How Trotsky came to live and die in Mexico City

The Russian revolutionary spent the last few years of his life in exile in Mexico City before meeting a bloody end.

Exile from the Soviet Union

Leon Trotsky was a Bolshevik leader and one of the most prominent people to mold the early Soviet Union. He was known for heading the Red Army during the Russian Revolution and for his ruthless actions against political foes.

But, when Vladimir Lenin died in 1924, Trotsky saw his influence wane. He was removed from top government posts as Stalin consolidated his power. By 1927, Trotsky lost his position on the Central Committee and in 1929, he was expelled to Turkey with his wife.

Trotsky was then told to leave Turkey and was given asylum in France but soon stirred up trouble there by organizing strikes so he fled to Norway. The Trotsky’s stay in Norway was short-lived, however, due to Leon’s political agitation. He was exiled from Norway and Leon and his family was put on an oil tanker to Mexico.

Life in Mexico City

Frida Kahlo “Self Portrait in a Velvet Dress

Trotsky was welcomed to Mexico by President Lázaro Cárdenas. Mexico, through Cárdenas’ leadership, was leaning towards Socialism at the time. President Cárdenas nationalized the oil industry and redistributed land to poor farmers.

The Trotsky family moved into La Casa Azul (The Blue House), the home of painter Frida Kahlo and her husband Diego Rivera. Both artists were devoted Socialists and welcomed the icon of Marxist thinking.

During his time at La Casa Azul, several old Bolshiveks were tried on trumped up charges in Moscow for plotting to kill Stalin and other Soviet government officials. They were found guilty and executed. Trotsky was tried in absentia and also found guilty.

Trotsky’s last days

Trotsky mural near his home in Mexico City (photo: Brent Petersen)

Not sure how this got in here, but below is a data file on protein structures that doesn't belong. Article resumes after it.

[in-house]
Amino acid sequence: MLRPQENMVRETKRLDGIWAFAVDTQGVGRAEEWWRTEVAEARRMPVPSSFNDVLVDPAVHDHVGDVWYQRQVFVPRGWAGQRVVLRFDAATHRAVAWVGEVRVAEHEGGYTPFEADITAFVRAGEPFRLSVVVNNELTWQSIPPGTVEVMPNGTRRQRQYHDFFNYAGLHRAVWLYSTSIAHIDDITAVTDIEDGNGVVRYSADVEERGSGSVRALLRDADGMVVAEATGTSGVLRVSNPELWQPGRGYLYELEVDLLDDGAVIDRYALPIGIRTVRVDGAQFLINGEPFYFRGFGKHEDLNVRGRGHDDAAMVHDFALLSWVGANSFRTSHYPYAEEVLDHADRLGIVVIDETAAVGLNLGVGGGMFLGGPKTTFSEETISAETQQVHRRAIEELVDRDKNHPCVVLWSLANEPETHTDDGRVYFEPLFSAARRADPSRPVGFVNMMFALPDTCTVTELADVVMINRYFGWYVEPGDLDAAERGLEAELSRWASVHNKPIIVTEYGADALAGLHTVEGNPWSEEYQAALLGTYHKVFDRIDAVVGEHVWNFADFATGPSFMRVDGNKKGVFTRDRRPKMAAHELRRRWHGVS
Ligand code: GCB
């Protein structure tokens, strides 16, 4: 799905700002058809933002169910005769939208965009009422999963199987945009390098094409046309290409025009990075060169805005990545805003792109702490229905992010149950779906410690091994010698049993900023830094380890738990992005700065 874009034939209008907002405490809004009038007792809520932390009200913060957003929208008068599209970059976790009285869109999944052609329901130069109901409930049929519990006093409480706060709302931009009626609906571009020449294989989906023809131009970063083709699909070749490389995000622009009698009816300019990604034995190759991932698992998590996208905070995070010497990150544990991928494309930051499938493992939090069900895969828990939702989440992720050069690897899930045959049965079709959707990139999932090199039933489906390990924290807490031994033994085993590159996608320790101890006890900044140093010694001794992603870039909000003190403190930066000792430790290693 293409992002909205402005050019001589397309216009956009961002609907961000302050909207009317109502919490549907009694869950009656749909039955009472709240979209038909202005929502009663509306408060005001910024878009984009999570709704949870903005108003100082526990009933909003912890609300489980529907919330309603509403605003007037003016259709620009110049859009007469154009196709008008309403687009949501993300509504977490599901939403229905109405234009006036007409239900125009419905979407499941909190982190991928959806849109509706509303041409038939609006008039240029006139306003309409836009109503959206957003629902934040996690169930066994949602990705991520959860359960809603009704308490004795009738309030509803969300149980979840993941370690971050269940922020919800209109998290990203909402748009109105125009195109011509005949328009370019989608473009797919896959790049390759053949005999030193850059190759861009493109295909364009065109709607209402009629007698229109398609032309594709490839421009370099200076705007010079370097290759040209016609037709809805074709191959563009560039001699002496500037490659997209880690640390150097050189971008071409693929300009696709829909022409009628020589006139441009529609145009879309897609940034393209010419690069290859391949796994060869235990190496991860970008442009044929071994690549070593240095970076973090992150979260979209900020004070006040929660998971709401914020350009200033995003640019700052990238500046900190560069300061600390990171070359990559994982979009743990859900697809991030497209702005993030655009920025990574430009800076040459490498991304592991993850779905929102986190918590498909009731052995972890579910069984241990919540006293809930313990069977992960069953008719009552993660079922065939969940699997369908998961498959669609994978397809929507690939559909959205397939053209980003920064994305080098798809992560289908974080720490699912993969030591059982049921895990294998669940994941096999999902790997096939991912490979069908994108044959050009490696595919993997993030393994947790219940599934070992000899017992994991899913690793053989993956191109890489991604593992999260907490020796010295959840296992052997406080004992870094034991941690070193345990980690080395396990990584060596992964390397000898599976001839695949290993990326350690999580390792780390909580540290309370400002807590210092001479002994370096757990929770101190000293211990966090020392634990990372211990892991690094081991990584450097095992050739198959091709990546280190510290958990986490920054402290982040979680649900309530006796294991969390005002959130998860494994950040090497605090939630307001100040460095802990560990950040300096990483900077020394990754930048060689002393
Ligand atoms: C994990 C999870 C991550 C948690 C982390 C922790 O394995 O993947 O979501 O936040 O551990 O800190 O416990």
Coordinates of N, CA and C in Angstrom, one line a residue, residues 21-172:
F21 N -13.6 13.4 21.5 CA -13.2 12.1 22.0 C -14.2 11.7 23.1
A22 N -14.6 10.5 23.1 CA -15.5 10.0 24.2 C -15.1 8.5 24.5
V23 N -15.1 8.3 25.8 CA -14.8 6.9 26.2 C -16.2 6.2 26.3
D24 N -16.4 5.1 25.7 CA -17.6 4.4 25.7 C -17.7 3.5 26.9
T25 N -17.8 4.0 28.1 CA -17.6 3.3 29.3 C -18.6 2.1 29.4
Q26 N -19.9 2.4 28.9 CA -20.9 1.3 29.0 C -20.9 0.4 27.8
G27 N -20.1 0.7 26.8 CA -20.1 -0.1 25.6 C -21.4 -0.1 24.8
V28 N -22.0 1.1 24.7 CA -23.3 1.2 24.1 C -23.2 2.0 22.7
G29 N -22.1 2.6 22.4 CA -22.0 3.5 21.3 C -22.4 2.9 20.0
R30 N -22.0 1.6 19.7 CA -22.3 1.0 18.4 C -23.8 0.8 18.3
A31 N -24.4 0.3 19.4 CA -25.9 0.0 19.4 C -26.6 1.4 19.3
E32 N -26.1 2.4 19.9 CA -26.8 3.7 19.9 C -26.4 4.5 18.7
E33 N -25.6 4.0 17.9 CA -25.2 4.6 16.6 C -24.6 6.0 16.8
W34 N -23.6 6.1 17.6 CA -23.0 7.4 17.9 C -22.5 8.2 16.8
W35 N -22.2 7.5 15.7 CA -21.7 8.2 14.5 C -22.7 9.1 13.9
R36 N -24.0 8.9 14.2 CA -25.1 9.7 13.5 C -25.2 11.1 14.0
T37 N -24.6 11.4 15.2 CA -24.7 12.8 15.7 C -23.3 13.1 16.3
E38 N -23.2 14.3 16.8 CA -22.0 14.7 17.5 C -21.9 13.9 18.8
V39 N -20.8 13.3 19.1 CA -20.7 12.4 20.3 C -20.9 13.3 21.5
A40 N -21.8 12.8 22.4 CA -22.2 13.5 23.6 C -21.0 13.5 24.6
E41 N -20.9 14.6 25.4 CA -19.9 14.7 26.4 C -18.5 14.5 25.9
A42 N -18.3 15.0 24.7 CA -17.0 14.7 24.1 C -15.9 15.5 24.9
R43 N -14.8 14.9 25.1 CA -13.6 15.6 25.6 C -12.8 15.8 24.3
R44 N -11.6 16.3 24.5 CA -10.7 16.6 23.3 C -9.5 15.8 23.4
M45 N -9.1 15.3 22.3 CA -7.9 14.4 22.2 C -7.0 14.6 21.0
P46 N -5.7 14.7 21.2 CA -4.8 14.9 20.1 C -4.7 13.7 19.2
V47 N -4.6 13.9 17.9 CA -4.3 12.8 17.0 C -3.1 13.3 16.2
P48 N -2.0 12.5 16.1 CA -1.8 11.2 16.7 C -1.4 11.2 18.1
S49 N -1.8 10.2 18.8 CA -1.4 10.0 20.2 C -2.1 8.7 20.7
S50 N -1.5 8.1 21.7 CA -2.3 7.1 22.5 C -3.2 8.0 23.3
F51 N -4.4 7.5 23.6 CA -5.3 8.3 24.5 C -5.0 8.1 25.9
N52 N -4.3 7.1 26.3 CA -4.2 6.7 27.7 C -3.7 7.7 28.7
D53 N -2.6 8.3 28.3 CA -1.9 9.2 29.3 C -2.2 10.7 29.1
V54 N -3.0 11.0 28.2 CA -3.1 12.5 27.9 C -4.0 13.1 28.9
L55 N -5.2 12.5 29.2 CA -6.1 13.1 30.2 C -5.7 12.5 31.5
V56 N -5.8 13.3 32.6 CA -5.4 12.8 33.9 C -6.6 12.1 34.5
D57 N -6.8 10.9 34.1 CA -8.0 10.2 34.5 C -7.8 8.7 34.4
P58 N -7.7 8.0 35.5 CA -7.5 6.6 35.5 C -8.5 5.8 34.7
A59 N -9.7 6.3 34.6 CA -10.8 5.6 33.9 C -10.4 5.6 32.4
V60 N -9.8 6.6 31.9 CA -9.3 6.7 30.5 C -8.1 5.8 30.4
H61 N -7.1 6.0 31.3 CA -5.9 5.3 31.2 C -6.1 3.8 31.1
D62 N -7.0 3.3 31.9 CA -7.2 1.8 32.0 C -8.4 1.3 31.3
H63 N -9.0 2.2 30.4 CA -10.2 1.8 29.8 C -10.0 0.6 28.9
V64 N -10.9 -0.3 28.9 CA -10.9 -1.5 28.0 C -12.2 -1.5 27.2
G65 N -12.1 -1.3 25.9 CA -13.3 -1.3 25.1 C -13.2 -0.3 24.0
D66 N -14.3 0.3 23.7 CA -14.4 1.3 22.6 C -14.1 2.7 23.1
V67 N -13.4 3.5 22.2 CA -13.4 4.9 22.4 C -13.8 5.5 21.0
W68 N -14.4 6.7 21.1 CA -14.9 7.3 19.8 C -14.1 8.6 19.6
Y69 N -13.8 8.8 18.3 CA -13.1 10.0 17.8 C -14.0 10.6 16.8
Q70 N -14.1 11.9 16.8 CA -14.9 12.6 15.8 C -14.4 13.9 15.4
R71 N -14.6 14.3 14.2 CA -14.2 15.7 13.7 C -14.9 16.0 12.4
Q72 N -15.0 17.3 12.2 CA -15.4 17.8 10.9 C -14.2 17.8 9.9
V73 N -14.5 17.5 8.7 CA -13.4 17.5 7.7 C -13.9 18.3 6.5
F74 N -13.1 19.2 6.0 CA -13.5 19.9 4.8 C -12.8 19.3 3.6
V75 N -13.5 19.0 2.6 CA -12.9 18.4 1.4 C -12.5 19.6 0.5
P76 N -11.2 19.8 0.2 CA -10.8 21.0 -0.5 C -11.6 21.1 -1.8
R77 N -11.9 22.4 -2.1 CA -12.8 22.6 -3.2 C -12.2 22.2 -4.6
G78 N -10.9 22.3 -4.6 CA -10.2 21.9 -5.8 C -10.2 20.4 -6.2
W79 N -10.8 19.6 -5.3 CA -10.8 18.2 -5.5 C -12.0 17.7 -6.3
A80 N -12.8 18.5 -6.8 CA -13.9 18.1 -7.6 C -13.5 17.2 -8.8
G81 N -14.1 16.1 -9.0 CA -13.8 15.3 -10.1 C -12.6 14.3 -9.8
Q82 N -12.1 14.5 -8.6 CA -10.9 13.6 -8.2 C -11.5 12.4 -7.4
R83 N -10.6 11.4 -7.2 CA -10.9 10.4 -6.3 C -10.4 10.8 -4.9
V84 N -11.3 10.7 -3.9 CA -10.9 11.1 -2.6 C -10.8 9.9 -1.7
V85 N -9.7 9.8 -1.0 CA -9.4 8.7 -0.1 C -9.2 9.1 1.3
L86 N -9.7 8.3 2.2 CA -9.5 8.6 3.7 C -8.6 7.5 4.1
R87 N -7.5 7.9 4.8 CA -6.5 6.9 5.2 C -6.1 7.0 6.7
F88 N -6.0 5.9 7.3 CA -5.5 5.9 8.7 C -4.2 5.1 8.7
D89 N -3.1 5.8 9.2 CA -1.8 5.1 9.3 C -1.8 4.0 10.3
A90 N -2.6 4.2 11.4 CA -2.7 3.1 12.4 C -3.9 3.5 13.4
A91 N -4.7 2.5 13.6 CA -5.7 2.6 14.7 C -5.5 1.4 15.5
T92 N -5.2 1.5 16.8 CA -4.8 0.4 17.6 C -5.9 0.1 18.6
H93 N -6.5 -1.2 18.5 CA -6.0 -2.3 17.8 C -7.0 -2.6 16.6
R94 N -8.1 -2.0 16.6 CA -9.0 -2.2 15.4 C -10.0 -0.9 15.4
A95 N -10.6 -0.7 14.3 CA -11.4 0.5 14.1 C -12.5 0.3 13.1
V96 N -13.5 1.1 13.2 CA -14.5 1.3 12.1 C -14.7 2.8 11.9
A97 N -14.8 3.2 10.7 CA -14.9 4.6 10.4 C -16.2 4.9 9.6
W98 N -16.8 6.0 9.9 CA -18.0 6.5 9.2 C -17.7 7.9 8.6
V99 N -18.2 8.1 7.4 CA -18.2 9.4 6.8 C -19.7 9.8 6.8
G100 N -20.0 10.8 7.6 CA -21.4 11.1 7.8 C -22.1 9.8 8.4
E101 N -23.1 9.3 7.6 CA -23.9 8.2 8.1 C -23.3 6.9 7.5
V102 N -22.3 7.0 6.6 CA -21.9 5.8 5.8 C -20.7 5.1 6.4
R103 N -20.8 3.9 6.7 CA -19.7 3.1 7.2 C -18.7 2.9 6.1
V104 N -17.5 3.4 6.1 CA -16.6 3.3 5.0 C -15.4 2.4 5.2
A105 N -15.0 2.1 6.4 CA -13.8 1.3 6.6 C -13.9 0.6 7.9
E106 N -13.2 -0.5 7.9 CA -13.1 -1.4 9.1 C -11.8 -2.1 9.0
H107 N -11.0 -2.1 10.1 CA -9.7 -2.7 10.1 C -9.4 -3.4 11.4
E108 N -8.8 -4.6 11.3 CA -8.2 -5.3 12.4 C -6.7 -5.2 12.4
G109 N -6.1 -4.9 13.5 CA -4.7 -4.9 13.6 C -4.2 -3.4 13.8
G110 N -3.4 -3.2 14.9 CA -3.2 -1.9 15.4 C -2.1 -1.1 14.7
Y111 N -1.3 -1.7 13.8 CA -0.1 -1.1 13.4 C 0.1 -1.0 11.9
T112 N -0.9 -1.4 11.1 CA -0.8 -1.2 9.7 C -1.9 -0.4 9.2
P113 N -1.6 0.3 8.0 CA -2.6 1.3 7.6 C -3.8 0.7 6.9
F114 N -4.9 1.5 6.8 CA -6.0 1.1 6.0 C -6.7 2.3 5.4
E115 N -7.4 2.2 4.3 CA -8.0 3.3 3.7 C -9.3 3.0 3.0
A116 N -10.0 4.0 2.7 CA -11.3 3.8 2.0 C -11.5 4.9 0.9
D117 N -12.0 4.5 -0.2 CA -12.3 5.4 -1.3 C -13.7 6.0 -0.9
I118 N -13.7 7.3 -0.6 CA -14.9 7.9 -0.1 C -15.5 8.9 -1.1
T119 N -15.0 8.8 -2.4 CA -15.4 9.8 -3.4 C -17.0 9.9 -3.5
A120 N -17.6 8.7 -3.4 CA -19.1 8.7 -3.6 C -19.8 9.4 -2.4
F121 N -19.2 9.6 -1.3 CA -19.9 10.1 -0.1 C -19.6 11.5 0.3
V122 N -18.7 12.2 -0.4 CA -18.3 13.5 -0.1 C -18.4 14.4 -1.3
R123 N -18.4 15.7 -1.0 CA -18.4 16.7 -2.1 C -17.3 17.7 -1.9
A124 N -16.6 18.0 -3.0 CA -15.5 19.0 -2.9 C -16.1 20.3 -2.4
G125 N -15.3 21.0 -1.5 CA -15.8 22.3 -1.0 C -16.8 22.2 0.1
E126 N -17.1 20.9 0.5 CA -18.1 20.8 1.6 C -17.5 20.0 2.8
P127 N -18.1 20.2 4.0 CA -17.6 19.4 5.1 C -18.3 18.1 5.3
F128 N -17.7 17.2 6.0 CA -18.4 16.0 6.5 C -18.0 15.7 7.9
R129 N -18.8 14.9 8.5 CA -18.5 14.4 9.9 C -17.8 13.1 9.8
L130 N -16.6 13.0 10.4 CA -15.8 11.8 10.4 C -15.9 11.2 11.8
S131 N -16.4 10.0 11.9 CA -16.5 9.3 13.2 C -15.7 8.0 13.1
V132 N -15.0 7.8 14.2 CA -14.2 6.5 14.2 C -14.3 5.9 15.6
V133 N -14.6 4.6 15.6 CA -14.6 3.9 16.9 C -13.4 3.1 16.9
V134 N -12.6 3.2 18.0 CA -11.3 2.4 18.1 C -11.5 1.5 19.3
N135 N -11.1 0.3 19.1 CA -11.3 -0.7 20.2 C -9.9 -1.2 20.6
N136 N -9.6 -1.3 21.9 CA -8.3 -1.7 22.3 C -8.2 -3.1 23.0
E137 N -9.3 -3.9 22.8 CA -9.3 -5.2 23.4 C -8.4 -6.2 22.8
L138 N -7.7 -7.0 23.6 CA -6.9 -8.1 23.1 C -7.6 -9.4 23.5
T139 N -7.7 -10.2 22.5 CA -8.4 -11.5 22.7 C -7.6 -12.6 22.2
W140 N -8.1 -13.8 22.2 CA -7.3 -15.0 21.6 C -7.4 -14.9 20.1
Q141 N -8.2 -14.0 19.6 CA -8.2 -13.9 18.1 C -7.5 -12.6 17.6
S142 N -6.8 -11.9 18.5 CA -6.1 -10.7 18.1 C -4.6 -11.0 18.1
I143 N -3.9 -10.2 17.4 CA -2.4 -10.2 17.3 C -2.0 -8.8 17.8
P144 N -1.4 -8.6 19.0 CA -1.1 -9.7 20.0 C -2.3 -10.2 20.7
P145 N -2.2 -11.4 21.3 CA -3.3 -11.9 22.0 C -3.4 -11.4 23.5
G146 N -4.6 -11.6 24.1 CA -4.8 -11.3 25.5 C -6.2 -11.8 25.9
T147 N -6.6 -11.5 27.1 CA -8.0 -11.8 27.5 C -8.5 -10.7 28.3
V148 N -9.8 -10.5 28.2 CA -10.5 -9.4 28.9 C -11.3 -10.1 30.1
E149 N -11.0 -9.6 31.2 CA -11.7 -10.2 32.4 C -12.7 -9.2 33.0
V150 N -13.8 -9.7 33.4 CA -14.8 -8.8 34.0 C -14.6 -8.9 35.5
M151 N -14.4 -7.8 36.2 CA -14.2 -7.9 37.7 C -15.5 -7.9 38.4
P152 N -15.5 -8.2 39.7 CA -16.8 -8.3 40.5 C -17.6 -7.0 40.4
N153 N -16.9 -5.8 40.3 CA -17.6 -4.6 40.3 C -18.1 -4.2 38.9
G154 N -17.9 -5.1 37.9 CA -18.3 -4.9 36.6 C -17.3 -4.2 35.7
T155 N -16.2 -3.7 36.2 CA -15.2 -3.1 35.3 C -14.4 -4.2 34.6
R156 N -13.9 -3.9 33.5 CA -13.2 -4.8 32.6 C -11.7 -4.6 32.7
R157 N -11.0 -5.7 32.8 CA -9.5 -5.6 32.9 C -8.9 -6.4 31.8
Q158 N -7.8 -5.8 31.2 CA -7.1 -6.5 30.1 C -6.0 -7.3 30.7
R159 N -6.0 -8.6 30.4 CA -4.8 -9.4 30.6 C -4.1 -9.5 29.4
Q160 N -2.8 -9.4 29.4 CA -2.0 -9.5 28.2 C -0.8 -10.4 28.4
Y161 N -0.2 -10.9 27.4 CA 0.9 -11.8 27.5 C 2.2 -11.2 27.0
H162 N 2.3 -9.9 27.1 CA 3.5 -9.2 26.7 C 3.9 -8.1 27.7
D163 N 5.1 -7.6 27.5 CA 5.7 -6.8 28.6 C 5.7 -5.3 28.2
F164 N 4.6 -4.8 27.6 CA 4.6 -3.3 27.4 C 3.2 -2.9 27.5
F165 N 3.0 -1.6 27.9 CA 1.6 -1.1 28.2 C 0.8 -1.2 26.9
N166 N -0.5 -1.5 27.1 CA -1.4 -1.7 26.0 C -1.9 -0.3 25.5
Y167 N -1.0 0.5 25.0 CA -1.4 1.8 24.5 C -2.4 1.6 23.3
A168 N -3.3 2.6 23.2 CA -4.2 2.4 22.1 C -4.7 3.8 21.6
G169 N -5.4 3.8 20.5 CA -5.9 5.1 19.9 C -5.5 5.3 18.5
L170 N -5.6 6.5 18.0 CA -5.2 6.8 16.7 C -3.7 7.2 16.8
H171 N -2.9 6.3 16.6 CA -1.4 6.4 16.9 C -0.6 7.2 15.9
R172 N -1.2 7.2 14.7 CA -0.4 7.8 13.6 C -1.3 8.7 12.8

After a little over 2 years at Las Casa Azul, Trotsky and his wife were forced to leave. Trotsky had an affair with Frida and fought with Diego. The Trotskys moved to a nearby home on Avenida Viena.

“Self Portrait with Stalin” by Frida (photo: Brent Petersen)

Stalin was furious that Trotsky was writing and speaking out against his leadership. So, in 1939, he tasked the NKVD (Soviet Secret Police) with eliminating Trotsky. On May 24th, 1940, a group led by NKVD agent Iosif Grigulevich and Mexican painter David Alfaro Siqueiros (who was a friend of Diego Rivera) attacked Trotsky’s home with machine gun fire and explosives. Trotsky somehow escaped unhurt.

Then, on August 20th, 1940, another assassin, Spanish born NKVD agent Ramón Mercader, attacked Trotsky with an ice pick. Mercader’s attempted stabbing failed to kill and Trotsky’s bodyguards subdued Mercader. Trotsky was taken to the hospital where he died the next day.

Frida, who also knew Mercader, was brought in for questioning. She was released the next day and quickly left town to meet with her husband who was working on a mural in San Francisco.

Mercader was imprisoned for 20 years in Mexico. While in jail, Stalin presented Mercader’s mother with the Order of Lenin award to honor her son. Ironic, since Lenin and Trotsky were good friends.

Also ironic is the fact that Frida was a Stalin supporter, even after he ordered the execution of her lover. One of her last paintings was “Self Portrait with Stalin” completed shortly before the artist died in 1954.

Visiting Trotsky sites in Mexico City

Courtyard at La Casa Azul (photo: Brent Petersen)

Frida’s La Casa Azul, the home where she lived much of her life, is now a museum. It has some fine works from the artist. There is also a peaceful courtyard. I found the kitchen, which is just as it would have been during Frida’s life, especially evocative.

Fuente de los Coyotes (Coyote Fountain) in Jardin Centenario (photo: Brent Petersen)

Trotsky’s house is also a museum. It’s within walking distance of La Casa Azul. While it is more austere, the Bolshevik kept rabbits and the hutches are still there, the museum has given in to the inevitable lure of capitalism. Posters and trinkets are for sale in the gift shop.

After museum hopping, the Jardin Centenario with its famous Fuente de los Coyotes (Coyote Fountain) is a great stop. The park is lined with cafes, the best being Ave Maria, where you can dine outside and watch the world go by. And, if it’s in season, they will have the the Mexican delicacy of Huitlacoche, a corn fungus that is sometimes derisively called Corn Smut. 

Author: Brent